St. Louis Blues (hockey)

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St. Louis Blues
St. Louis Blues
Founded 1967
Home ice Savvis Center
Based in St. Louis
Colours Blue, white, gold
League National Hockey League
Head coach Mike Kitchen
General manager Larry Pleau
Owner Bill Laurie
(Walmart heir)

The St. Louis Blues are a National Hockey League team based in Saint Louis, Missouri. They are named after the famous W. C. Handy tune "St. Louis Blues".

Founded: 1967
Arena: Savvis Center (formerly Kiel Center)
Uniform colors: Blue, white, and gold
Logo design: A winged musical note with lines departing to the right
Stanley Cups won: 0

Franchise history

The Blues were one of the Expansion Six to enter the league in 1967 when the NHL doubled in size. The newcomers were hampered by restrictive rules that kept virtually all the top players with the existing teams.

Missing image
Red Berenson led the Blues in scoring in their first two seasons

The Blues, originally coached by Lynn Patrick, and then Scotty Bowman, made the Stanley Cup finals in each of their first three years of existence, they failed to win a game. It should be noted that the revised playoff format placed all six expansion teams in the same division, forcing one of the new teams to face an Original Six team in the finals. In those three series, the Blues lost twice to the Montreal Canadiens and once to the Boston Bruins. The first Blues teams included aging retreads like Doug Harvey, Jacques Plante and Dickie Moore, in addition to younger talent like Red Berenson and Bob and Barclay Plager. St. Louis has not been back to the finals since, only twice going as far as the Conference Finals.

Through the 1970s, the Blues, playing mostly sub-.500 hockey, were on the brink of financial collapse. Ralston Purina invested in the team, and by 1980 they were the second-best team in the league in the regular season, with Berenson as coach, Wayne Babych scoring 54 goals, and Bernie Federko leading the team in scoring. The Blues fell flat in the playoffs that year, losing in six games to the New York Rangers in the second round.

The Blues quietly slid back below .500, but they still made the playoffs in 1982 (and have done so every year since 1980). The team was still faltering off the ice. Purina got out of its investment with the team and padlocked the arena. The team looked destined for a move to Saskatoon, Saskatchewan in 1983 before the league blocked the sale to a group of investors led by Bill Hunter, and ended up having to take over the team itself.

After Harry Ornest ended up purchasing the team, it became competitive both on and off the ice. Doug Gilmour, drafted by St. Louis in 1982, emerged as a superstar. By 1986, they reached the league semi-finals against the Calgary Flames. Doug Wickenheiser's overtime goal in game 6 to cap a furious comeback remains one of the greatest moments in team history, but they lost game 7 2-1.

Demers left for the rival Detroit Red Wings that summer, but the Blues kept chugging along. General Manager Ron Caron was one of the more astute in the league, landing Brett Hull, Adam Oates, Curtis Joseph, Brendan Shanahan and Al MacInnis, among others, through the late 1980s and early 1990s. Always a contender during this time period, they never passed the second round of the playoffs.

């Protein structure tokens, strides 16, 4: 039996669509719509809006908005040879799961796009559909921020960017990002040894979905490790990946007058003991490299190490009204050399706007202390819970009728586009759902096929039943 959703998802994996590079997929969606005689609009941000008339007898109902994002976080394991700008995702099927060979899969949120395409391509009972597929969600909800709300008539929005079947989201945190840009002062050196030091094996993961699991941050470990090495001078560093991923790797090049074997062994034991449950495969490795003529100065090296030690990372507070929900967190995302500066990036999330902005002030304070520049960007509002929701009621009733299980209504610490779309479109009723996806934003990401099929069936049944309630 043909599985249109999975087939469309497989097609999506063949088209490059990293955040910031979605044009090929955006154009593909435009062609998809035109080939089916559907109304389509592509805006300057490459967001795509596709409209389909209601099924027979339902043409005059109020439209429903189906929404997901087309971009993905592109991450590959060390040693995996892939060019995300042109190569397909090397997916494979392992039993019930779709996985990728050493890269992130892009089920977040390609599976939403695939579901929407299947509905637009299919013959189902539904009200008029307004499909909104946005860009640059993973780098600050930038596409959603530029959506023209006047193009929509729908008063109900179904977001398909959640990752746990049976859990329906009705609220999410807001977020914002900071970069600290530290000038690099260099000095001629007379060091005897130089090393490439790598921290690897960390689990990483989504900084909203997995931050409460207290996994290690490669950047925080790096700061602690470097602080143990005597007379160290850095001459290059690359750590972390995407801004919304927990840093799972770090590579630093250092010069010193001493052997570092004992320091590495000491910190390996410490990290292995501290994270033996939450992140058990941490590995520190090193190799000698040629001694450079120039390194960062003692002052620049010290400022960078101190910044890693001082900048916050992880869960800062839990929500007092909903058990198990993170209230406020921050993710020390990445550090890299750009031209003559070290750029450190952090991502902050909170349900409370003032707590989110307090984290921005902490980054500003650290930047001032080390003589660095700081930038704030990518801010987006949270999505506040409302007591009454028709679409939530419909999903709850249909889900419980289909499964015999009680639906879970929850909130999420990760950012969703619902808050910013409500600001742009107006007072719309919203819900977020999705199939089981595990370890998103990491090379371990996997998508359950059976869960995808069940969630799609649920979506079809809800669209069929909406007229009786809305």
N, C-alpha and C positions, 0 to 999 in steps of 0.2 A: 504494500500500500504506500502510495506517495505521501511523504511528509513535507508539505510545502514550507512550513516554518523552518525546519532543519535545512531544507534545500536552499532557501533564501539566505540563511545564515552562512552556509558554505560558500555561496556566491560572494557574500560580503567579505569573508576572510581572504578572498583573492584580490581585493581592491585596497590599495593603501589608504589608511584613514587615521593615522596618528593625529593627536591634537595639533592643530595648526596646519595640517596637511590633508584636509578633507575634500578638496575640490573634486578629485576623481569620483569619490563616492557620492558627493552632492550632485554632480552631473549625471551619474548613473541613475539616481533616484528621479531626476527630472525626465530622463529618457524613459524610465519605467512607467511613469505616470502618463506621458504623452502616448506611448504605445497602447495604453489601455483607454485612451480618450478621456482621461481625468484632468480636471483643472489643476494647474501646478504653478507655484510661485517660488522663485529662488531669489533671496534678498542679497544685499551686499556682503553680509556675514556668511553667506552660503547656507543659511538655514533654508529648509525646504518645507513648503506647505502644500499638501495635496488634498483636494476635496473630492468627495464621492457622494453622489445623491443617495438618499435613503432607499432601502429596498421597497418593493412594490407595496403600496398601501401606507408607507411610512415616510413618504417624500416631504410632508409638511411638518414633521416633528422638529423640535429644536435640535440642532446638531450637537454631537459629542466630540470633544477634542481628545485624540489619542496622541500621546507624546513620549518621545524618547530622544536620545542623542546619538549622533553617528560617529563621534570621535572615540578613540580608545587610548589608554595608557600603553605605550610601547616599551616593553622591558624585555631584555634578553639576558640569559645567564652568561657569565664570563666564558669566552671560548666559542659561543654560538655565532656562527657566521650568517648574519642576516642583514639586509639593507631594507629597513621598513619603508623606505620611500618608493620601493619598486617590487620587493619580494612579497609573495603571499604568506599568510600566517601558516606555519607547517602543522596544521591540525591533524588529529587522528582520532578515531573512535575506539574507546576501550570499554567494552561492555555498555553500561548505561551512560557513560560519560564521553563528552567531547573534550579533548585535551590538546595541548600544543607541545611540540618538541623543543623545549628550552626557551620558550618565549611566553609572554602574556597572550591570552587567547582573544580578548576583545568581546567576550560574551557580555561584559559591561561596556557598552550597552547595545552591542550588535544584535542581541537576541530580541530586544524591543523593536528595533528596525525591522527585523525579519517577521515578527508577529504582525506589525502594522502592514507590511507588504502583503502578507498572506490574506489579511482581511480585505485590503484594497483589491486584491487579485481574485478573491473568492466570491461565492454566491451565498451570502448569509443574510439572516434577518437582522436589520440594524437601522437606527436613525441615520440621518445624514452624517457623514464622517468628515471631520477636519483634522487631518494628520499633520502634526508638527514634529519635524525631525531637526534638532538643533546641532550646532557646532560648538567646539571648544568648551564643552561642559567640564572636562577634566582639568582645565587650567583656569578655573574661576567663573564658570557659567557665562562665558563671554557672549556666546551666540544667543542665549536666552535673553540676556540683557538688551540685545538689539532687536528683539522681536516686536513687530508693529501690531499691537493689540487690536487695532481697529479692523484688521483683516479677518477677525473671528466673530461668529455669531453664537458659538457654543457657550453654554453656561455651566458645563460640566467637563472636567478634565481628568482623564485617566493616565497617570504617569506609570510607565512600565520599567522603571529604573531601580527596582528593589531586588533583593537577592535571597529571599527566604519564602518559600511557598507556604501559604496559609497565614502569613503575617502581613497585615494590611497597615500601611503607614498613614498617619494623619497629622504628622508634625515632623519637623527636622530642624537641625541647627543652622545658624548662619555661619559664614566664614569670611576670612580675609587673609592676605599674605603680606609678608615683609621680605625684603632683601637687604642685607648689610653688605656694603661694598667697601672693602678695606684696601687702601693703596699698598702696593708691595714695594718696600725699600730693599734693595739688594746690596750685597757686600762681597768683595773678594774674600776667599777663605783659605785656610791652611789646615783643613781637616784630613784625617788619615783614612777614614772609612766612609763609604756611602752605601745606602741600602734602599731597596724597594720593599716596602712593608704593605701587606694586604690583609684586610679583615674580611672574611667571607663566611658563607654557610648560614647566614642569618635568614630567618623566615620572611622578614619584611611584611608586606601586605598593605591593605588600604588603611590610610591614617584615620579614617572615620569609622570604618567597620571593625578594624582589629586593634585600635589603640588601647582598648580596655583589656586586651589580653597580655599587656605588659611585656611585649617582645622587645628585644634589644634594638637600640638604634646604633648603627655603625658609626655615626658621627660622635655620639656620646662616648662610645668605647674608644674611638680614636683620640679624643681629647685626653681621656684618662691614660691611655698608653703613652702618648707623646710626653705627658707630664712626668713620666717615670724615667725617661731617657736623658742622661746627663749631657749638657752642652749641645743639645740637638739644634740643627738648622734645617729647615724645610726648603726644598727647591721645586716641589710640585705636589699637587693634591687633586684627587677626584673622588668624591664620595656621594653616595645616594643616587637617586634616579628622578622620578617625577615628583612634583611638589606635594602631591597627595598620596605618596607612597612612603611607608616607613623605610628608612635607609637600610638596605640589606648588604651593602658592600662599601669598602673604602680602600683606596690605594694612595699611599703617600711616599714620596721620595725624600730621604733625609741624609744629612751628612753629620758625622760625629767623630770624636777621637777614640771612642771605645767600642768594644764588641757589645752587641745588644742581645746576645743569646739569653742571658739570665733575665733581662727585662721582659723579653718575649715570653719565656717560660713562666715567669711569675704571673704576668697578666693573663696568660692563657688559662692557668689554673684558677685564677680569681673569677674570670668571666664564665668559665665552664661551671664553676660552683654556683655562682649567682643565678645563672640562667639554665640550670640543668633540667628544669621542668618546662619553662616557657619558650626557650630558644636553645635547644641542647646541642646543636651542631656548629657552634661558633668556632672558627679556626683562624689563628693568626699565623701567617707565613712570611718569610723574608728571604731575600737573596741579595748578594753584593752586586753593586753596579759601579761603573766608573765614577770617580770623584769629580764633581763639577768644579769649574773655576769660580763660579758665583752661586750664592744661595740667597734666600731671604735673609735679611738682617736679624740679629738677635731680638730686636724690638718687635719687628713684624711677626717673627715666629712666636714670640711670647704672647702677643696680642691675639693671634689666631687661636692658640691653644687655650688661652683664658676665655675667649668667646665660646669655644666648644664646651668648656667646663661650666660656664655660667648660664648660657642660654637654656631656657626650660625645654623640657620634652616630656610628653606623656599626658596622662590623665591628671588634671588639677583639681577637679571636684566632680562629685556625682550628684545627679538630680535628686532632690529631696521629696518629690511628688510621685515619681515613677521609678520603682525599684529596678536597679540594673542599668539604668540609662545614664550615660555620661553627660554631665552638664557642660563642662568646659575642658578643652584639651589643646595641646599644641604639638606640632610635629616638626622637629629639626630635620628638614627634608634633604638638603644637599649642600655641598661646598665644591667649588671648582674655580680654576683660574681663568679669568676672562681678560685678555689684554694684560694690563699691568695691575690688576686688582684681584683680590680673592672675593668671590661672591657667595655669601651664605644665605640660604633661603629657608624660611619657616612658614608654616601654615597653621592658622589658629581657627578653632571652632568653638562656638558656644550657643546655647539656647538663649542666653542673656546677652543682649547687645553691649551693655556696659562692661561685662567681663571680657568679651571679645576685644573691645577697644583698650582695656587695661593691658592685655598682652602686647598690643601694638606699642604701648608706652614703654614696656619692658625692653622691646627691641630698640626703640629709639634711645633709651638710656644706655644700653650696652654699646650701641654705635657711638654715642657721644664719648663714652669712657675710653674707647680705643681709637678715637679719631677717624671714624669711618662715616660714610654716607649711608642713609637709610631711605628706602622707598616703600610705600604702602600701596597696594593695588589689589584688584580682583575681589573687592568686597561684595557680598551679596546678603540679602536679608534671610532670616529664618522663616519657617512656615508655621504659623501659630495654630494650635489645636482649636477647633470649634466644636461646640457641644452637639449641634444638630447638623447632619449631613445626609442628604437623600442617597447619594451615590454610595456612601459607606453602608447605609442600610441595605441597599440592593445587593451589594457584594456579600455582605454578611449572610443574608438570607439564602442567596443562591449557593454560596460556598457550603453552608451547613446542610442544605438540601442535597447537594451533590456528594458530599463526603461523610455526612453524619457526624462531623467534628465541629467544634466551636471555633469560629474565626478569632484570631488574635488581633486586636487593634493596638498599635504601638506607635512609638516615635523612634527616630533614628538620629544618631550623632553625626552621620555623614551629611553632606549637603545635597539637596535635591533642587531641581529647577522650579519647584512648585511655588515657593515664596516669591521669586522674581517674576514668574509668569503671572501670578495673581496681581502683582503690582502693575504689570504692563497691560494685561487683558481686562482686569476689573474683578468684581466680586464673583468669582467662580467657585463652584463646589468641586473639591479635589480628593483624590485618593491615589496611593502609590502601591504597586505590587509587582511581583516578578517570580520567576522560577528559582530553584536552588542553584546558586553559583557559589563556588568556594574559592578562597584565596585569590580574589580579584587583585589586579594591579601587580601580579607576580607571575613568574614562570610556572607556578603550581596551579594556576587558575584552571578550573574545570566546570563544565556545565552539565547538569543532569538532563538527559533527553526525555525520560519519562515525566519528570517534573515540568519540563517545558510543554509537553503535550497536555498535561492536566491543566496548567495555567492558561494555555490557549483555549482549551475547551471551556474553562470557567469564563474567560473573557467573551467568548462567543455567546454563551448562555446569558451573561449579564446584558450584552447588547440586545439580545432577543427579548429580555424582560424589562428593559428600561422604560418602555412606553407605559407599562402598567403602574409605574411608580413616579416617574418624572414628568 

Hull remained one of the league's top superstars, scoring 86 goals in 1990-1991 - second only to Wayne Gretzky (who himself played in St. Louis briefly in 1996) in goals scored in a season in NHL history. The Blues were the second-best team in the regular season last year, but a second-round defeat to the Minnesota North Stars was exemplary of their playoff woes.

Mike Keenan was hired as general manager and coach and quickly instituted some major changes. Gone was Brendan Shanahan, for instance, and in was an aging Wayne Gretzky (who immediately bolted to the New York Rangers following the season). Neither the fans nor the team ownership was fond of what he did, and he was fired in 1996.

Caron was reinstated as general manager, but even he could not stop the tide of free agency. Hull left for the Dallas Stars in 1998 and won the Stanley Cup in his first year in the Lone Star State.

Defenseman Chris Pronger (acquired from the Hartford Whalers in 1995), Pavol Demitra, Pierre Turgeon, Al MacInnis, and goalie Roman Turek, continued to make the Blues a contender. In 1999-2000 they had the best record in the NHL during the regular season, earning the Presidents' Trophy, but were stunned by the San Jose Sharks in the first round in seven games.

In 2001 the Blues advanced to the Western Conference Finals before bowing out in five games to the eventual champion Colorado Avalanche.

Despite years of mediocrity and the stigma of never being able to "take the next step", the Blues have been a playoff presence every year since the 1979-80 season. In fact, the team had only missed the playoffs three times in franchise history.

Players of Note

Hall of Famers:

Current stars:

Not to be forgotten:

Retired Numbers:

External Links

St. Louis Blues official web site (

National Hockey League
Current Teams : Anaheim | Atlanta | Boston | Buffalo | Calgary | Carolina | Chicago | Colorado | Columbus | Dallas | Detroit | Edmonton | Florida | Los Angeles | Minnesota | Montreal | Nashville | New Jersey | NY Islanders | NY Rangers | Ottawa | Philadelphia | Phoenix | Pittsburgh | San Jose | St. Louis | Tampa Bay | Toronto | Vancouver | Washington
Trophies and Awards: Stanley Cup | Prince of Wales | Clarence S. Campbell | Presidents' Trophy | Art Ross | Bill Masterton | Calder | Conn Smythe | Hart | Norris | King Clancy | Lady Byng | Lester B. Pearson Award | Rocket Richard | Plus/Minus | Roger Crozier Saving Grace Award | Jennings | Vezina
Related Articles: AHL | ECHL | WHA | World Cup

de:St. Louis Blues (Eishockey) sv:St. Louis Blues


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